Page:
Chorionic Villus Sampling
Chorionic Villus Sampling
Chorionic villus sampling, or CVS, is a prenatal test that can detect certain genetic abnormalities in the fetus. To perform the test, a physician uses a needle to collect cells from the placenta. These cells are then analyzed for genetic problems.
Prenatal testing is often a topic of concern for parents-to-be. It is important to remember that most tests are normal, and abnormal results may open opportunities for successful interventions or informed choices.
CVS is not a routine test. It may be offered to pregnant women who have an increased risk of having a baby with a genetic birth defect that can be detected by CVS. These women include the following:
- Those who will be 35 or older on their delivery date
- Those who have had a previous pregnancy or baby with a certain genetic abnormality
- Those who have a family history of a certain genetic disorder
CVS is a diagnostic test usually performed at 10 to 12 weeks of pregnancy for women who have had an abnormal screening test. In comparison, amniocentesis is usually performed at 15 to 18 weeks. About 1 in 200 to 1 in 300 women undergoing CVS will miscarry. Doctors who perform many CVS procedures have the lowest risk of miscarriage, so make sure your provider is someone with lots of experience doing CVS.
Early CVS, prior to 9 weeks, sometimes causes birth defects in the limbs, for example, missing fingers and toes, and sometimes malformations in the tongue and jaw.
CVS may be chosen as the method of prenatal testing for those unable to have an amniocentesis, and those who may consider a therapeutic abortion in the case of birth defects. If the fetus has serious complications, an earlier abortion is often easier and safer than a second trimester abortion or possible second trimester miscarriage.
How Can I Prepare?
Deciding to undergo prenatal genetic testing is a complex, personal decision. You may wish to consult with a genetic counselor to discuss the pros and cons of testing and how the test results may affect you and your family.
Ask your health care provider to fully explain the benefits and risks of the procedure. Before having CVS, your health care provider will ask you to sign a consent form.
You may be asked to drink fluids and refrain from urinating for a few hours before the test. A full bladder can help aid in the proper positioning of the uterus.
What Will Happen?
There are two ways to perform CVS: through the cervix (transcervical CVS) and through the abdomen (transabdominal CVS). Transabdominal CVS appears to have a lower risk of miscarriage. If it’s not possible to reach the placenta through the abdomen, the health care provider may go through the cervix.
If the test is done through the cervix, the vagina and cervix are cleaned with an antiseptic. Guided by ultrasound, the doctor threads a catheter through the vagina and cervix to the chorionic villus, the threads of tissue (villi) that attach the amniotic sac to the uterine wall.
The doctor then suctions a small amount of the villi with a syringe. The cells of the villi, which usually contain the same genetic information as the fetus, are then analyzed to rule out or detect certain genetic abnormalities.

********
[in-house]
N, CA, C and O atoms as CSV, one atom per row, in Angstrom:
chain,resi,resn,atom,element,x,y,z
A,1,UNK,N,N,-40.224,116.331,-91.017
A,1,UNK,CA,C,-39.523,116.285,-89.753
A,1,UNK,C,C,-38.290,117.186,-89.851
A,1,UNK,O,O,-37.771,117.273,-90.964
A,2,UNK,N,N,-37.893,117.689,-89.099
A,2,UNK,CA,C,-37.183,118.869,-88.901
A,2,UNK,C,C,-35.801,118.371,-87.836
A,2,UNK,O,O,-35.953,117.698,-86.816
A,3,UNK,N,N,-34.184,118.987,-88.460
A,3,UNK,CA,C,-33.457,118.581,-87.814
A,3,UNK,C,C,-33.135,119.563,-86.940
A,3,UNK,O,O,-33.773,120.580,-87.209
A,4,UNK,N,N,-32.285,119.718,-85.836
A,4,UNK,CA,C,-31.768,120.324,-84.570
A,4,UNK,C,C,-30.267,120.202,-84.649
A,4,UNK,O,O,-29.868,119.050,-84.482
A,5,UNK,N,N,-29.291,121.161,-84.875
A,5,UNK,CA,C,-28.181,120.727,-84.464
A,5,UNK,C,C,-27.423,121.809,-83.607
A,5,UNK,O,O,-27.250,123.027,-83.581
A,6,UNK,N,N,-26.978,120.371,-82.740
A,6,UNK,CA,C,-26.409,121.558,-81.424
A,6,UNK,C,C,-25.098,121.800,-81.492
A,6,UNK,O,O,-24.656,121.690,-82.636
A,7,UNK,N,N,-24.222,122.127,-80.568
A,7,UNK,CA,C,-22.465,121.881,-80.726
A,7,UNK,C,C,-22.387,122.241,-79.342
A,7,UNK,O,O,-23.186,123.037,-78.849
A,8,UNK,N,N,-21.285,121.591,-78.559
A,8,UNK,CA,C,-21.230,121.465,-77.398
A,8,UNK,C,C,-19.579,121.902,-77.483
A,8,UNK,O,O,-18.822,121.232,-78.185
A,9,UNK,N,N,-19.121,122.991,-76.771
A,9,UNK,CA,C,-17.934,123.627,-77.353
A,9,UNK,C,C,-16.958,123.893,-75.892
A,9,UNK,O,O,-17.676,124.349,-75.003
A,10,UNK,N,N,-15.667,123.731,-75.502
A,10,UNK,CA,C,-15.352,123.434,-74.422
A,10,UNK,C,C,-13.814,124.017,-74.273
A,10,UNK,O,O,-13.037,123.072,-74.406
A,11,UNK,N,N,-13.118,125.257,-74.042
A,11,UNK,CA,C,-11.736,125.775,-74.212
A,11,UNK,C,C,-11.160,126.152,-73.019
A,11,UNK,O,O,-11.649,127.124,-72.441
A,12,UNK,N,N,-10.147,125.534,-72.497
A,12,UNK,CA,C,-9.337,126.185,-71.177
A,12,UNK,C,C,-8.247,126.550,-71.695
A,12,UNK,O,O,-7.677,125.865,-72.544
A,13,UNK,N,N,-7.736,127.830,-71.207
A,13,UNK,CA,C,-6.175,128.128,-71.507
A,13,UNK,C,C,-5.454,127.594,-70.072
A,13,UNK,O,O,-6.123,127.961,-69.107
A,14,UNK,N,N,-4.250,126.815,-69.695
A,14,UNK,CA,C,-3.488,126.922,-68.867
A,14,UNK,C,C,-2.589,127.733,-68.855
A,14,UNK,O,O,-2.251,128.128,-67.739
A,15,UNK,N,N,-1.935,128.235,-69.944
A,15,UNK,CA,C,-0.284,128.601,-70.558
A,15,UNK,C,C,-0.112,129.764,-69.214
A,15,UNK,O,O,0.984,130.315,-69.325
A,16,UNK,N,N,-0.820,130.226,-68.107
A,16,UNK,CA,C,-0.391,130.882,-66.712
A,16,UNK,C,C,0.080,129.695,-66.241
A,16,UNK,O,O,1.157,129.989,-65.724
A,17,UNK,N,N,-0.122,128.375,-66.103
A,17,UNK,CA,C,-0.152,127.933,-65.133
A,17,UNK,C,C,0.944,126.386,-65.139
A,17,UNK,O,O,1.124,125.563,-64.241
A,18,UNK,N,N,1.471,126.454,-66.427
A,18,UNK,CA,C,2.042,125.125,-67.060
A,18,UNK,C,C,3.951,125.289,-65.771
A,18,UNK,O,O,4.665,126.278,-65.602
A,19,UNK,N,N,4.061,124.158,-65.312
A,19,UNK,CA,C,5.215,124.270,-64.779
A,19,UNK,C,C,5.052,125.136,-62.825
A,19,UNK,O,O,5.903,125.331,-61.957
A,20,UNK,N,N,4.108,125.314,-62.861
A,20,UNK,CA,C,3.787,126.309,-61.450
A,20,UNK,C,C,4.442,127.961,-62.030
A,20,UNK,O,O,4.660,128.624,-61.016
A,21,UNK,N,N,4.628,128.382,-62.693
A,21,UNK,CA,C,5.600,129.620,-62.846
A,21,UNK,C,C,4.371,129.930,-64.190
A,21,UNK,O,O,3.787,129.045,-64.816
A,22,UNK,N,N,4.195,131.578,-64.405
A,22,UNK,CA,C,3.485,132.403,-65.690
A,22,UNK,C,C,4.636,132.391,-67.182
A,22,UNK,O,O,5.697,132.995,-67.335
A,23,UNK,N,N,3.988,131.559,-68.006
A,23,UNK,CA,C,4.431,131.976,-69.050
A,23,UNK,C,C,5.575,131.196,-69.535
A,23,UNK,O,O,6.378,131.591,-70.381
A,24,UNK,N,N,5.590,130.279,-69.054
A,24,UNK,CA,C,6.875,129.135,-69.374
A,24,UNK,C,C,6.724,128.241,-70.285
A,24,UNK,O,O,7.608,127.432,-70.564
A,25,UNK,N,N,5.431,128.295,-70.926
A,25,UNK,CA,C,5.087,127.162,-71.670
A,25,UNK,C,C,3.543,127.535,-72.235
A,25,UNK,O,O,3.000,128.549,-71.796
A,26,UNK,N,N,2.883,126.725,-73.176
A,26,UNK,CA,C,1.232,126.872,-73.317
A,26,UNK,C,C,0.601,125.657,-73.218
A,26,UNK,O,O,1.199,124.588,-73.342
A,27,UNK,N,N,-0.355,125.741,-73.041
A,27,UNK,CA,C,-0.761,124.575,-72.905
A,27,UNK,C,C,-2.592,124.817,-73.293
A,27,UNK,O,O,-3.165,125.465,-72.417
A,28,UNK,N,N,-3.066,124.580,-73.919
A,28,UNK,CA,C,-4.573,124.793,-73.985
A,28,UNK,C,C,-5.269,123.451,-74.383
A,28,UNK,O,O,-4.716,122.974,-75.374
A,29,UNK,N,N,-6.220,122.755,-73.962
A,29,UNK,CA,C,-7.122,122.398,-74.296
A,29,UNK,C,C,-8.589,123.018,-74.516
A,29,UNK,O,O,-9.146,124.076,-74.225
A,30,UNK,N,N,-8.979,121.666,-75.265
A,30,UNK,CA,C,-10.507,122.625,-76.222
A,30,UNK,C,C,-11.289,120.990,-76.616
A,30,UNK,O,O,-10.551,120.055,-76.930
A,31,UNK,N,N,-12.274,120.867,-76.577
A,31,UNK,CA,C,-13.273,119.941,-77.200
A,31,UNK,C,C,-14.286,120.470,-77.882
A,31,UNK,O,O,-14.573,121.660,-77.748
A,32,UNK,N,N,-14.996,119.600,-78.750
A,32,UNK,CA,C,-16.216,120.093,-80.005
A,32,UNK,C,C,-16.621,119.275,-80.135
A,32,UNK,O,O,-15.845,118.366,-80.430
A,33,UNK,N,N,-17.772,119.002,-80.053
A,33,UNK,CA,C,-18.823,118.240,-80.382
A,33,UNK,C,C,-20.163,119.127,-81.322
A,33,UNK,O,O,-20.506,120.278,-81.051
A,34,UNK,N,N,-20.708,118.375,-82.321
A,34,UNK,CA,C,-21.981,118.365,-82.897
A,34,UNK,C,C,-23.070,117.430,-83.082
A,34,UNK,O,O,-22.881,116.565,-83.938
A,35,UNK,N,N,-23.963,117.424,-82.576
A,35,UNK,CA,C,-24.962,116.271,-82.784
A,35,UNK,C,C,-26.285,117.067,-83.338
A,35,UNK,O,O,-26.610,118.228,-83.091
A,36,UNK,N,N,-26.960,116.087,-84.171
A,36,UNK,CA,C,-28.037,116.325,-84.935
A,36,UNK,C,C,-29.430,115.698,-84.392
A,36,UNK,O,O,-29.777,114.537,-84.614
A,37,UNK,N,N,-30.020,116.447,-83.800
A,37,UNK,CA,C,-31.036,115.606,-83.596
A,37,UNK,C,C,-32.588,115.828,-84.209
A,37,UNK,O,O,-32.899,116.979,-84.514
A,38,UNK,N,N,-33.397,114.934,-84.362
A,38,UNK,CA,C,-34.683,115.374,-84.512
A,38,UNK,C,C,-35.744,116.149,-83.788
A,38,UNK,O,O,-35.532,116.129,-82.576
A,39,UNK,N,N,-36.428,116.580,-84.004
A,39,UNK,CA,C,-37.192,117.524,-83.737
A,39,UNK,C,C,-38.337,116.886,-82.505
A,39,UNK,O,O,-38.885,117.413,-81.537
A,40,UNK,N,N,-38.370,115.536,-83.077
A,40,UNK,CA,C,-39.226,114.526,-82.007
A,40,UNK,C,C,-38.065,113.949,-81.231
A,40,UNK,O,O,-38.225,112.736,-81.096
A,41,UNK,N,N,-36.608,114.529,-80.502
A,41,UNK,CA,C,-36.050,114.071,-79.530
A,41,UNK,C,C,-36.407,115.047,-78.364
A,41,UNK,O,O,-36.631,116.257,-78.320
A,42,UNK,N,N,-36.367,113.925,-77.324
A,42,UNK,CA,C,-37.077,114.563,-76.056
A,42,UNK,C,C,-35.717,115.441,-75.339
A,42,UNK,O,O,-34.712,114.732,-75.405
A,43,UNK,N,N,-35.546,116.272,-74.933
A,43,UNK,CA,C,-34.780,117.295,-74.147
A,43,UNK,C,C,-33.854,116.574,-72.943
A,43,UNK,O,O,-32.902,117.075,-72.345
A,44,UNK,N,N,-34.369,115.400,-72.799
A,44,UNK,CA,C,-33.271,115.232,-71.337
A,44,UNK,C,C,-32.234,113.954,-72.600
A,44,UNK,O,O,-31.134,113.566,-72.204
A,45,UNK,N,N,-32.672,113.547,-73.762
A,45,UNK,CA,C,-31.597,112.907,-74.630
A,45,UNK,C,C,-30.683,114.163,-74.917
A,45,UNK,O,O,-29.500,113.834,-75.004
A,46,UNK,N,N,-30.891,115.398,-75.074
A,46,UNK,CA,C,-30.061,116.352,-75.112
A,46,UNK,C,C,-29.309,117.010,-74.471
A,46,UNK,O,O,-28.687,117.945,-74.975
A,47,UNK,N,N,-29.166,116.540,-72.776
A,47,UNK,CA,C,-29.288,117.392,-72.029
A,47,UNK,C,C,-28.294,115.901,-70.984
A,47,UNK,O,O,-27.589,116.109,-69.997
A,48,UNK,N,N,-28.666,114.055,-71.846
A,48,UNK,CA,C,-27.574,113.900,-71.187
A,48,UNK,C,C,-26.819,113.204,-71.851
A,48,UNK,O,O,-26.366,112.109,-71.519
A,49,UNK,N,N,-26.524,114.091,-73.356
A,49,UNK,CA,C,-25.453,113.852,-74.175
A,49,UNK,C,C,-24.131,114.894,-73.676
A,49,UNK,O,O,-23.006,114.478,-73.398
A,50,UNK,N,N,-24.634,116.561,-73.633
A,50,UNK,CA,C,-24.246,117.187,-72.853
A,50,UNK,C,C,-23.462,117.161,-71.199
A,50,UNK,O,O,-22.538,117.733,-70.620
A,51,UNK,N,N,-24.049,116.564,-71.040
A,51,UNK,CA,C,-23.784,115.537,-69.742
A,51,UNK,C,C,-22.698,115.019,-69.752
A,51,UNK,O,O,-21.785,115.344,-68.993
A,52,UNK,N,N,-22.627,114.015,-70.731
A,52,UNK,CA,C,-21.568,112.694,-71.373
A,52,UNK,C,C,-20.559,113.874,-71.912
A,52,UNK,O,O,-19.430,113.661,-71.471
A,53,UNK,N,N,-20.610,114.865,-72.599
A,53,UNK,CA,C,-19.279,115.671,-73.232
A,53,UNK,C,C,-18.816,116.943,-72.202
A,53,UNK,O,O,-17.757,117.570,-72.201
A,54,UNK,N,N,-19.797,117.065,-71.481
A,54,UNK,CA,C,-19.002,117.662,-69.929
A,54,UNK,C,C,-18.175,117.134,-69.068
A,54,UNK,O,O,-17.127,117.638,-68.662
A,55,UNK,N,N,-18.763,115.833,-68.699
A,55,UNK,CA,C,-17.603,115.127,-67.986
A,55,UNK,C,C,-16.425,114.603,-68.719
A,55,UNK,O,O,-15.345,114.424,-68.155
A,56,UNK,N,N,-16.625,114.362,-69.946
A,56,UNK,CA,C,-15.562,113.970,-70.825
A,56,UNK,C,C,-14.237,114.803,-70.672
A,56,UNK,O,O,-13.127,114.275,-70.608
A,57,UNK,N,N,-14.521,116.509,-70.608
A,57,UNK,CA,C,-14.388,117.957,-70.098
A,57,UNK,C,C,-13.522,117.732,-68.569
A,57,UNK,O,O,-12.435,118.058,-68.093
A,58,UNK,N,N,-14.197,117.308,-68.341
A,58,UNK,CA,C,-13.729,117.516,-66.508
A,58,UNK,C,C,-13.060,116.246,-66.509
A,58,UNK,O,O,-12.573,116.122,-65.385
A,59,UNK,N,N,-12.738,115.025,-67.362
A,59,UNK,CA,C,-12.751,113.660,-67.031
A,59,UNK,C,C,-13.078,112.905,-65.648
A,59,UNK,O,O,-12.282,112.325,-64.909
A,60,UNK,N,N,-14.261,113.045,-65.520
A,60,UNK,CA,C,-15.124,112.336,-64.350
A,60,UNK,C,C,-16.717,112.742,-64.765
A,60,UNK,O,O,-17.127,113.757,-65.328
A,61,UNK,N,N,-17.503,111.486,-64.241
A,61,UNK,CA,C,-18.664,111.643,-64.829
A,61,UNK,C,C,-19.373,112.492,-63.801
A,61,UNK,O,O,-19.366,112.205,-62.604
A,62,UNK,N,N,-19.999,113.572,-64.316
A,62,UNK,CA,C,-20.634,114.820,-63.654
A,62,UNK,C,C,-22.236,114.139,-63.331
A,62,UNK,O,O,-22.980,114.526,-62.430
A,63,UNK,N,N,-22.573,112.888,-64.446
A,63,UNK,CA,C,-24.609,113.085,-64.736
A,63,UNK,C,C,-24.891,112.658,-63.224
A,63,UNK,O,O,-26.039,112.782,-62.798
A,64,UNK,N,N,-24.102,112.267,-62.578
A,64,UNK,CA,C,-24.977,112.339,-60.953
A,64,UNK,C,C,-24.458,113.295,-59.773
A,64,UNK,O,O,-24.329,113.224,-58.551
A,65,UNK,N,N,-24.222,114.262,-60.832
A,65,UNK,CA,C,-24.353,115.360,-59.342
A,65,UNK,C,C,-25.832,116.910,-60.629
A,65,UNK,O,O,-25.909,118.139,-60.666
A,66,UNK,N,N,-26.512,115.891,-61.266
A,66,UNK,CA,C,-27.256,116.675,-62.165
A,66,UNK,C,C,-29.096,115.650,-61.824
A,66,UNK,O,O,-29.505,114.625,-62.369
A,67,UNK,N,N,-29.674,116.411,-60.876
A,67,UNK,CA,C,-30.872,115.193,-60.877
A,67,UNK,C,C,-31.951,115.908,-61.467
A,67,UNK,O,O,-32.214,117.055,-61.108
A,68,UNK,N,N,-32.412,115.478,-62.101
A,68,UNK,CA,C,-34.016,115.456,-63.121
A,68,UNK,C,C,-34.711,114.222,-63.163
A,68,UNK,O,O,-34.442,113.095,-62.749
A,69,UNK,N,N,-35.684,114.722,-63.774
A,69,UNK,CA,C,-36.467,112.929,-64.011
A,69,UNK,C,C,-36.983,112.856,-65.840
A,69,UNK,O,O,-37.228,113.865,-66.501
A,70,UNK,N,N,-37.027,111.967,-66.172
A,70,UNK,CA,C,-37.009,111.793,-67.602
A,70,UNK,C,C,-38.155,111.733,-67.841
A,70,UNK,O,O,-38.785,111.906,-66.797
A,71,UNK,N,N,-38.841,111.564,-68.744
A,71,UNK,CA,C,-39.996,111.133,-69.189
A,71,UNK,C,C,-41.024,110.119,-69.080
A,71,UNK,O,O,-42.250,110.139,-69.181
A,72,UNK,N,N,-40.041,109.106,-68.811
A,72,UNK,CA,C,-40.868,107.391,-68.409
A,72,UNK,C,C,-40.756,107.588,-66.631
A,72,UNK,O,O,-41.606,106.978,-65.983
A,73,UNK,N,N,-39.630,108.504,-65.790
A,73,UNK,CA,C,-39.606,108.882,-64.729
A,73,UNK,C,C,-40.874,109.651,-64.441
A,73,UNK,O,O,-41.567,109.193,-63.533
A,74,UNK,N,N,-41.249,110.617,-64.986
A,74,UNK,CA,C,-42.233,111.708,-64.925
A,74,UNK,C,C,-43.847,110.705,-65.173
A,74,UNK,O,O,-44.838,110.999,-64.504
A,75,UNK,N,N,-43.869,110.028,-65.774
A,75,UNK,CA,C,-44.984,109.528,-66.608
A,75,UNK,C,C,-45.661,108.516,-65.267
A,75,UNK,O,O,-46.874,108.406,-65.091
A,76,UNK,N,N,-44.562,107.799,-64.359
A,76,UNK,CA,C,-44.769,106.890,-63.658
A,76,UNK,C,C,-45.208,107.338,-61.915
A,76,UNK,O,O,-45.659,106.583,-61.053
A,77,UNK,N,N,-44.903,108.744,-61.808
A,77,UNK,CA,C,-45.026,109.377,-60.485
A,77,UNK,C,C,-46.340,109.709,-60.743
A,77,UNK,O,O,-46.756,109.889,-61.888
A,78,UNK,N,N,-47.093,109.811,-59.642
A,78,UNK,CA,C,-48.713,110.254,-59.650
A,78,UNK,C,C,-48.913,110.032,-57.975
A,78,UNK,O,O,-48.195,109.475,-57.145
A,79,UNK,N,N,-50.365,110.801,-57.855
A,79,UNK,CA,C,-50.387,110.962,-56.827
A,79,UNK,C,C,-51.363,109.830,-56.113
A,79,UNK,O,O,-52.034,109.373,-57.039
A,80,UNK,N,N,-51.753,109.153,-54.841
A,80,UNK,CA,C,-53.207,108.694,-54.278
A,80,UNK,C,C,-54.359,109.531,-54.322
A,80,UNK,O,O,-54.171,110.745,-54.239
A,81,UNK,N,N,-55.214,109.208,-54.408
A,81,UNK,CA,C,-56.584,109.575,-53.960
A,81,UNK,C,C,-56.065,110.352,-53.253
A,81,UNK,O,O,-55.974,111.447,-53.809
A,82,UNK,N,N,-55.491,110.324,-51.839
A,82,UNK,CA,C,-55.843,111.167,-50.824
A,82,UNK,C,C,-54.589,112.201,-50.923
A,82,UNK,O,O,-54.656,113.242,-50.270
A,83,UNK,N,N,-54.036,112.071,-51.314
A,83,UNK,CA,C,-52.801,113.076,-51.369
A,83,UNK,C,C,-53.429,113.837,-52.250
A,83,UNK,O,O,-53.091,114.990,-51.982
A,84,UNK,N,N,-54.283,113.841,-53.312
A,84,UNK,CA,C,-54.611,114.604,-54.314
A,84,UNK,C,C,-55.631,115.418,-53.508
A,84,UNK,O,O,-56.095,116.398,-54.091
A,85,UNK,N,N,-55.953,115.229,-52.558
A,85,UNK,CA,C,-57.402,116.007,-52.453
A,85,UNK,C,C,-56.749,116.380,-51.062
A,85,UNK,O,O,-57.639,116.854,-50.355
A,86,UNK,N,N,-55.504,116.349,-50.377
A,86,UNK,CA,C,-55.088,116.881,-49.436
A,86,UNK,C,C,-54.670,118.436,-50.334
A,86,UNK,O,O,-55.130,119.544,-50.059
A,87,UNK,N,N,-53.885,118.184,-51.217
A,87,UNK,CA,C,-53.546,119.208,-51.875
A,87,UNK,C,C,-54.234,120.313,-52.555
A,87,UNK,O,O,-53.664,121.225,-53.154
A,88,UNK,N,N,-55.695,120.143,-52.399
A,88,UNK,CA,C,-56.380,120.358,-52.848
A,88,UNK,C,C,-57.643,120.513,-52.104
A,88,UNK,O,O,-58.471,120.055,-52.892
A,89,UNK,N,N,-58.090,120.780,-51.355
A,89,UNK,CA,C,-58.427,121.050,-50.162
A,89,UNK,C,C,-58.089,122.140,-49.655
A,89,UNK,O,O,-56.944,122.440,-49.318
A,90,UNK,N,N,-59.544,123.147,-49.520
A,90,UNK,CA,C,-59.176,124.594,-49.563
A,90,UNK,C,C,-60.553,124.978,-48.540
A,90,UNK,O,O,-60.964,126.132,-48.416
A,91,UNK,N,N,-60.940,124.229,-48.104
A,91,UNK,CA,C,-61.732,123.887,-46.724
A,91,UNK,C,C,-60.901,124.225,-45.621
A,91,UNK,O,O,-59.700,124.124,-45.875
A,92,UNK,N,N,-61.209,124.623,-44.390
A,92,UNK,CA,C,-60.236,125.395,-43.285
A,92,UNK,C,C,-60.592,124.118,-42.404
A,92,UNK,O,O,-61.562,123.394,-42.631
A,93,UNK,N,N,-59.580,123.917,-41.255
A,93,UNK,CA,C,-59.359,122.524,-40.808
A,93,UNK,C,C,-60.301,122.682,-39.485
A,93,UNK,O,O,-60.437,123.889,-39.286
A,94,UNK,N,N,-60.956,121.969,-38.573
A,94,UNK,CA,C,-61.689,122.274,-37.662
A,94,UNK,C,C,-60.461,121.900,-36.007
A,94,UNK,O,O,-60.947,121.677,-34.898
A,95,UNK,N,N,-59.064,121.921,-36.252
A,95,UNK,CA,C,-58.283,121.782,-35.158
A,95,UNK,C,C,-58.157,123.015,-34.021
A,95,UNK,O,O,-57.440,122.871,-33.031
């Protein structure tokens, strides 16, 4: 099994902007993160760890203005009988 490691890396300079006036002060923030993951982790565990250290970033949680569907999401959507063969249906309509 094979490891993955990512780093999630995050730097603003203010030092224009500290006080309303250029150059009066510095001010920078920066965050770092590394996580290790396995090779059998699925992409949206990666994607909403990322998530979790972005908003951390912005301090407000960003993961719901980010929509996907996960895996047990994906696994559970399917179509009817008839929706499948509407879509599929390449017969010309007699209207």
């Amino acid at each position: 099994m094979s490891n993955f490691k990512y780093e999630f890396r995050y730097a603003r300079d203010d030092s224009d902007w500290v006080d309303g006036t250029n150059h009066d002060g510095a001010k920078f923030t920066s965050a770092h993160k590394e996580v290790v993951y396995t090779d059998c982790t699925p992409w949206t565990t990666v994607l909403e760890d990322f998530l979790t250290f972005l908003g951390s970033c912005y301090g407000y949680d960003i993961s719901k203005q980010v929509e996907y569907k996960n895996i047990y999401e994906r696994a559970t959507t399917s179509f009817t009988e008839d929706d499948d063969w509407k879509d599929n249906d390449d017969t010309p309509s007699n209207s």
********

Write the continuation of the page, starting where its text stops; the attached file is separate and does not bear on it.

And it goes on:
Some women experience no pain with the transcervical CVS; others report feeling a pressure or cramping similar to a pelvic exam.
When CVS is performed through the abdomen, it is much like amniocentesis. An ultrasound is used to guide a thin, hollow needle through the abdomen toward the chorionic villus. Some of the villi are then suctioned through the needle, extracted, and later analyzed.
The transabdominal CVS may feel similar to a blood draw.
Women are often advised to rest for a few hours after CVS. Some women experience cramping or spotting (bleeding) for a day or two after the procedure.
Test results are usually available in a few days to two weeks. More than 95% of women who undergo CVS will find out that their fetus is genetically normal.
CVS can accurately rule out or detect certain genetic abnormalities more than 99% of the time. Sometimes the results of the test are inconclusive. A woman with inconclusive CVS results may choose to have amniocentesis later in her pregnancy.
Your doctor may perform a follow-up ultrasound to make sure the fetus came through the procedure unharmed.
What Are the Risks?
Risks associated with CVS include miscarriage, birth defects, rupture of the amniotic sac, uterine infection, and vaginal bleeding.
Frequently asked questions
Q: Does CVS detect the same abnormalities that amniocentesis does?
A: With the exception of neural tube defects such as spina bifida, CVS can rule out or detect the same genetic disorders as amniocentesis.
Q: If a birth defect is detected in my fetus, can it be treated?
A: There are a few conditions that can be treated prenatally; however, the majority of congenital birth defects detected by CVS cannot be reversed. Future research may lead to additional treatments for specific congenital birth defects. Some couples choose to have an abortion if they learn their fetus has a severe abnormality.
Irina Burd, MD, PhD, Maternal Fetal Medicine, Johns Hopkins University, Baltimore, MD. Review provided by VeriMed Healthcare Network.